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7 Early Retirement Experiments to Try at Home

Robert Berger

Early retirement requires discipline. Traditional retirement does, too. Spending less than you make and investing the difference takes commitment and vision.

The key to early retirement is spending far less than you make. Not only does this increase your savings faster, but it also decreases the amount of income you'll need in retirement. If you can live on 50 percent of your income, you'll only need half of your current income annually in retirement.

While this may seem impossible, odds are that most people spend more money than they need to live comfortably. Here are seven experiments you can try as a way to discover just how important certain expenses are in your life. Ideally each experiment should last 30 days, but even a 7-day trial can teach you a lot about what you value most.

1. Drive one less car than you own. Cars are expensive. Eliminating one car removes not only the cost of the car, but also the cost of insurance, maintenance, fees and repairs. Curbing a vehicle also reduces the stress of maintaining a second (or third) car. Unfortunately, many people believe that every adult in a home needs his or her own car. To test this doctrine, park one car for a month (preferably at a friend's house). This will require some planning. You'll start to think about public transportation, ride sharing, biking or maybe just staying at home. What you may learn is that you can eliminate a major expense without dramatically reducing your quality of life.

2. Say no to expensive coffee. This list would not be complete without the latte factor. If you have a Starbucks habit, break it for 30 days. To motivate yourself to quit, calculate just how much your daily caffeine fix is costing you. Then give it up for 30 days. By the end of the month, you likely won't miss it.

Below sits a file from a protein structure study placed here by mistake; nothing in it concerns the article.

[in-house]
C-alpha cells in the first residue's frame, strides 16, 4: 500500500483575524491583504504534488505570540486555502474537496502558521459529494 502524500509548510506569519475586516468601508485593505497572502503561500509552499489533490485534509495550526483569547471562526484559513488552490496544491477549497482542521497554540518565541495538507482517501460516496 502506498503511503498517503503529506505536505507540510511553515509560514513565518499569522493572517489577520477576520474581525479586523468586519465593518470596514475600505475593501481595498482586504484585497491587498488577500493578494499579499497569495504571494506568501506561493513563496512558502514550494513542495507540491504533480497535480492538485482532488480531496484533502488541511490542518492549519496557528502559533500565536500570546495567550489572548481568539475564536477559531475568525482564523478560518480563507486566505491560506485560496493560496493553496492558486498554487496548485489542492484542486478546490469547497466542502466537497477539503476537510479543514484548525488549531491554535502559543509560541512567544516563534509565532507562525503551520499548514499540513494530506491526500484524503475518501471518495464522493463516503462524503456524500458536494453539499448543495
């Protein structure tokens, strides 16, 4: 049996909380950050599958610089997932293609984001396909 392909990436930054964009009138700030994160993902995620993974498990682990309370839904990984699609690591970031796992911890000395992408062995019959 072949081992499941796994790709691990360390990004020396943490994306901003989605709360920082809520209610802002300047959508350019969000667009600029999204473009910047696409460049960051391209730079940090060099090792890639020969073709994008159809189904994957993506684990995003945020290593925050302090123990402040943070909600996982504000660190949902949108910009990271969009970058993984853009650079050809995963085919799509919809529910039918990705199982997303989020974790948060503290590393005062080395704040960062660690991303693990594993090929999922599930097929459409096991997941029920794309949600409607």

3. Cut the cable. Cable TV is expensive. Over a lifetime it's a small fortune. We recently saved $50 a month getting rid of cable. With streaming and other online options, we watch all the TV we want for very little money. Turn off the cable for a month to see just how important it really is. Chances are you'll eat less, sleep and read more and spend more time with family.

4. Dumb down your smart phone. Smartphones and the data plans that come with them are expensive. A plan with a 2-year contract can easily run $80 or more each month. There are less expensive alternatives, such as prepaid phone plans. Before you make that leap, commit to using your smartphone as just a phone for one month. Yes, I'm suggesting no Facebook, e-mail or Words with Friends on your phone for an entire month. Your driving will likely improve considerably. Stress will disappear. And at the end of the month, you may realize that a plan without cellular data for just $10 a month (yes, such plans exist) is all that you need.

5. Fire the chef. Eating out is as much about convenience as it is good food. The cost of eating out adds up quickly. For 30 days, commit to eating only what you prepare at home. This commitment will require some planning. My wife and I prepare a weekly menu that streamlines our shopping and eliminates those tiresome discussions in the evening about what we should have for dinner.

6. The $2 experiment. This is a variation of the $5 bill saving method. Back when most people used cash, some people would save every $5 bill they received. Over the course of a month the savings could really add up. Today, many people use debit or credit cards for most of their purchases. In this case, set aside $2 every time you use your plastic. The size of the purchase doesn't matter; set aside $2 every time. The money can be transferred to a savings account weekly based on the number of transactions. This experiment has the advantage of not only reducing the money you have to spend, but also making sure it gets funneled to your savings account.

7. Take a pay cut. Calculate what your take-home pay would be if you made 25 percent less. Then for the next 30 days live on that smaller amount. You may incorporate some of the experiments above as well as additional ways to reduce spending. The key is to do whatever it takes to live well below your means. You might be surprised at just how comfortable life can be even when you're spending less.

These experiments may prove how important some luxuries are to you. However, you'll likely learn that you can live comfortably without some of your current expenses.

Rob Berger is an attorney and founder of the popular personal finance and investing blog, doughroller.net. He is also the editor of the Dough Roller Weekly Newsletter, a free newsletter covering all aspects of personal finance and investing, and the Dough Roller Money Podcast.

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